LOWELL -- Gateway Cities, old manufacturing cities like Lowell, Lawrence or Fitchburg that often struggle with job growth, have made economic development a key priority over the years.
But education is very important, too, those who gathered at a Gateway Cities forum in Lowell Wednesday said. Good schools can attract residents and prepare children well for college and the workforce.
"Education is a more difficult nut to crack than economic development," said Ben Forman, the research director for MassINC, the nonpartisan thinktank that has worked with Gateway Cities to plot ways to match the economic and educational achievement of the rest of the state.
Higher achievement levels in such cities, which also include Springfield and Worcester, could have a significant effect on the state. One-fourth of Massachusetts students are in Gateway City schools, according to MassINC, but only 22 percent of those cities' residents have college degrees.
Those schools have historically trailed the achievement levels of other Massachusetts schools, but the gap is narrowing.
In math MCAS scores, for example, Gateway City schools once trailed the state average by 12 percent just more than a decade ago. By the 2011-12 school year, that gap had closed to about 2 percent. Science and English language arts have also had similar gains.
At Wednesday's forum, which included representatives from schools and community programs in the Merrimack Valley, officials talked about how to create new educational models and then incorporate those models in area schools.
A main piece of the discussion was around dual-enrollment programs in which high-school students can also take college courses. Such programs help high-schoolers earn college credit and stay focused on earning advanced degrees, forum participants said.
Middlesex Community College has 400 students in dual-enrollment, including a "very strong" enrollment program with Lowell High School, said Carole Cowan, the Middlesex president.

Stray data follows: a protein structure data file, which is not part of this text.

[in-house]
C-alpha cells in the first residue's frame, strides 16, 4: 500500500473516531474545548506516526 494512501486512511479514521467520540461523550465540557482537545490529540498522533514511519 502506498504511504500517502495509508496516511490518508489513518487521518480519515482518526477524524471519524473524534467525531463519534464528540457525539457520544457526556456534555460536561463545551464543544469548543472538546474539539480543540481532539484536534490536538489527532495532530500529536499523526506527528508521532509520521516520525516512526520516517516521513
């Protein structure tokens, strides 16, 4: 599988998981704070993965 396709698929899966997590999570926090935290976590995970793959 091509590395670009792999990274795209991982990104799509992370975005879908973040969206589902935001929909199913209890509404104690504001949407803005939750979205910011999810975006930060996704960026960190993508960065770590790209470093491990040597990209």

"We could easily double that number," she said.
Lori Weir, who oversees school partnerships for Northern Essex Community College, had a similar sentiment. The college's dual-enrollment program with Haverhill, for example, has 70 students and could top 100 next year, she said. Dual-enrollment could be far larger if only there were more funding, she said.
Early-education funding was also called critical for students' success.
In Lowell, only about one-third to 40 percent of students enroll in pre-kindergarten classes, said Patricia Murphy-Painchaud, the early childhood coordinator for the city's schools. Students who don't receive that early education can fall behind on language, social and emotional skills, she said.
"We have a lot of work to do around that," Murphy-Painchaud said of increasing early-education participation.
Forum participants also spoke of the need to make sure high-school students go to college. Teachers who support and encourage students are critical to that, said Brian Martin, the headmaster of Lowell High School.
"It takes more than a village," he said of broad support for education. "It takes an incredible amount of resources."
That's where assets like the Lowell Community Health Center come in. Linda Sopheap Sou, the center's director for teen block programs, said that about one-third of the center's focus is on community-support programs that empower youth to make responsible decisions.
More than 300 a year are served by the programs, she said, and about 5,000 through outreach initiatives.
Colleges, cultural institutions, public transit and a diverse population are all attributes in cities from New Bedford to Chicopee that can help improving schools, said Forman, the MassINC research director.
"We have outstanding assets in all our Gateway Cities," he said.
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